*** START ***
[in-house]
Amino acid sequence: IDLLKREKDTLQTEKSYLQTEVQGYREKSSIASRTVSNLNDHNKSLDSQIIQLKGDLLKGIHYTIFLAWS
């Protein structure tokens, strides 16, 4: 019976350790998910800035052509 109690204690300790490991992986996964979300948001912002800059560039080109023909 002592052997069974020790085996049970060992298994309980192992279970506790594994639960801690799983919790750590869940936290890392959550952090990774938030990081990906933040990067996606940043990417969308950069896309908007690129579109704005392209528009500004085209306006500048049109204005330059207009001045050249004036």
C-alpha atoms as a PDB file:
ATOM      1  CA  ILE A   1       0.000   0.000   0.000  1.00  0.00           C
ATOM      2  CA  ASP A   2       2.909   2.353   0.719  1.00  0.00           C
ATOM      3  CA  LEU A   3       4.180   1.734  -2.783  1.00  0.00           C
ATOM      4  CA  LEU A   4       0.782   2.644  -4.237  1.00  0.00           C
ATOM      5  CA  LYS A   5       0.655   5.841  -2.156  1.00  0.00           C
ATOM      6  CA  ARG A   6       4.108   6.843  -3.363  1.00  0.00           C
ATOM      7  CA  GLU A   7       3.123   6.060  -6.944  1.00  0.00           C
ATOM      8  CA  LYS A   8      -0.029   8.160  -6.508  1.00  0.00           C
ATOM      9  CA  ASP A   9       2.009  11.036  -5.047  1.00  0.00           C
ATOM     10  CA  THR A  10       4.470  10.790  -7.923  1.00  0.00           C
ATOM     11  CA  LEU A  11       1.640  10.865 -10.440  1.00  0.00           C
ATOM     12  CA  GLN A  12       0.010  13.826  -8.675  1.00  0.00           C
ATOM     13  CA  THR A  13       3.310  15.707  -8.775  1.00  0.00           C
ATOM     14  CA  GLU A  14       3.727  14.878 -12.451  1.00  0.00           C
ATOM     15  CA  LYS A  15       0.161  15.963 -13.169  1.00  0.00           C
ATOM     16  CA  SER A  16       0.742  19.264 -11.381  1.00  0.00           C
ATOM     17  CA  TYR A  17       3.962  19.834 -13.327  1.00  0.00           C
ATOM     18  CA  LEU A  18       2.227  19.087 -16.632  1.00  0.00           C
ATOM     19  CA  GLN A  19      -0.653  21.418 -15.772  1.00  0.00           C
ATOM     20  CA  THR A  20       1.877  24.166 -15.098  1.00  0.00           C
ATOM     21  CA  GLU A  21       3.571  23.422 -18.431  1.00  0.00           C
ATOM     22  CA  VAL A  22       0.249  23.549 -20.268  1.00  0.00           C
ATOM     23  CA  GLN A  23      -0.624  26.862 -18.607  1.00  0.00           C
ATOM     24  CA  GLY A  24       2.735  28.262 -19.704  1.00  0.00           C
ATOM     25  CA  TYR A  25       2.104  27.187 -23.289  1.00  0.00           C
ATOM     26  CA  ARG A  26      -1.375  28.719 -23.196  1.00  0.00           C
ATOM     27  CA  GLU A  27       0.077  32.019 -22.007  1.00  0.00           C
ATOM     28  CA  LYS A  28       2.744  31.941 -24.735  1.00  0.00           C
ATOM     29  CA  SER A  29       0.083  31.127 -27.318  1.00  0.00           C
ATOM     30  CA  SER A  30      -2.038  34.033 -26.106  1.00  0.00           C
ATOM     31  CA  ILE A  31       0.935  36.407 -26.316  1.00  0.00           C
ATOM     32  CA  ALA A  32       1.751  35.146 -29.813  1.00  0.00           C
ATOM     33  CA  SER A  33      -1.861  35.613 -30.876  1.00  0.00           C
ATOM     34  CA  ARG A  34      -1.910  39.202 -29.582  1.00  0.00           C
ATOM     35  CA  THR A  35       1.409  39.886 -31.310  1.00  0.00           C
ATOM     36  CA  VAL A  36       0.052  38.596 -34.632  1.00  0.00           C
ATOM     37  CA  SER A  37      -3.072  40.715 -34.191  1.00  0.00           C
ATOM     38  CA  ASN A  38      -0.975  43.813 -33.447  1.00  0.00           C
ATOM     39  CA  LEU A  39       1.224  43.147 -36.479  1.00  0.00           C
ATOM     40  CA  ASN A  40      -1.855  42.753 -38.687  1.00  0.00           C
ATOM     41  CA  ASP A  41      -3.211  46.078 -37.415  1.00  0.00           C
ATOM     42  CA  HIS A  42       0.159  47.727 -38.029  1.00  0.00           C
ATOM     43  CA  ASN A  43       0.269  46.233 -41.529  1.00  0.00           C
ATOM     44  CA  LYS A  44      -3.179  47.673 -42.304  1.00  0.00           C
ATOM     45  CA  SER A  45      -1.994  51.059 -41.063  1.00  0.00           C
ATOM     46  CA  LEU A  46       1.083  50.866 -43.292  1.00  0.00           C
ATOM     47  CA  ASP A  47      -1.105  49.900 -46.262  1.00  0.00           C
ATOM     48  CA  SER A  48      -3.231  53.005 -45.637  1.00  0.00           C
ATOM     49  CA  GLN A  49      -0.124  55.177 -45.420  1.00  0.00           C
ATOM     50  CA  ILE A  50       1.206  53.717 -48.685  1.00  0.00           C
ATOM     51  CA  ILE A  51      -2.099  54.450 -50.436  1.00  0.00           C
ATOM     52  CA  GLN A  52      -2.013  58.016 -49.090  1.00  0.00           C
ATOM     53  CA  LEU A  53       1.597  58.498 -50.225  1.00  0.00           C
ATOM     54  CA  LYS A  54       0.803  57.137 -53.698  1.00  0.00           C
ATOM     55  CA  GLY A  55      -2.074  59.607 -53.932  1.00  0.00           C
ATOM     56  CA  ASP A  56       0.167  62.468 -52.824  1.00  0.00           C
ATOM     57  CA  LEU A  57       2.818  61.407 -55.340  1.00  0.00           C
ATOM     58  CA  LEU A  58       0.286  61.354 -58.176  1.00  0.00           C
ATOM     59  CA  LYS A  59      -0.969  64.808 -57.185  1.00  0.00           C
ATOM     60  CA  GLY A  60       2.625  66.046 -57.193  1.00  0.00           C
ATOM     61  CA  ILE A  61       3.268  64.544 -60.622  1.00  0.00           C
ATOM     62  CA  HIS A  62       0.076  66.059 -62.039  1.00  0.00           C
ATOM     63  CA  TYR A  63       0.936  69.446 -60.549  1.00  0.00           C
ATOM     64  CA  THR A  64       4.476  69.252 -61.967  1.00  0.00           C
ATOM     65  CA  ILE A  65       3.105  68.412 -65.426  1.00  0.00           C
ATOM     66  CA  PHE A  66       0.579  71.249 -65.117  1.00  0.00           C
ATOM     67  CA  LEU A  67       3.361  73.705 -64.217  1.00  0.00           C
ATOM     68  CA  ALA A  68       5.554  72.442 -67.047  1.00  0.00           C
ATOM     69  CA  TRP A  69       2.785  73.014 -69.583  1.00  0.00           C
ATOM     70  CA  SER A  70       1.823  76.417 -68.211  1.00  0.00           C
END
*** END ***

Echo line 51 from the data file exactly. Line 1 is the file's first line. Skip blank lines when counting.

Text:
ATOM     47  CA  ASP A  47      -1.105  49.900 -46.262  1.00  0.00           C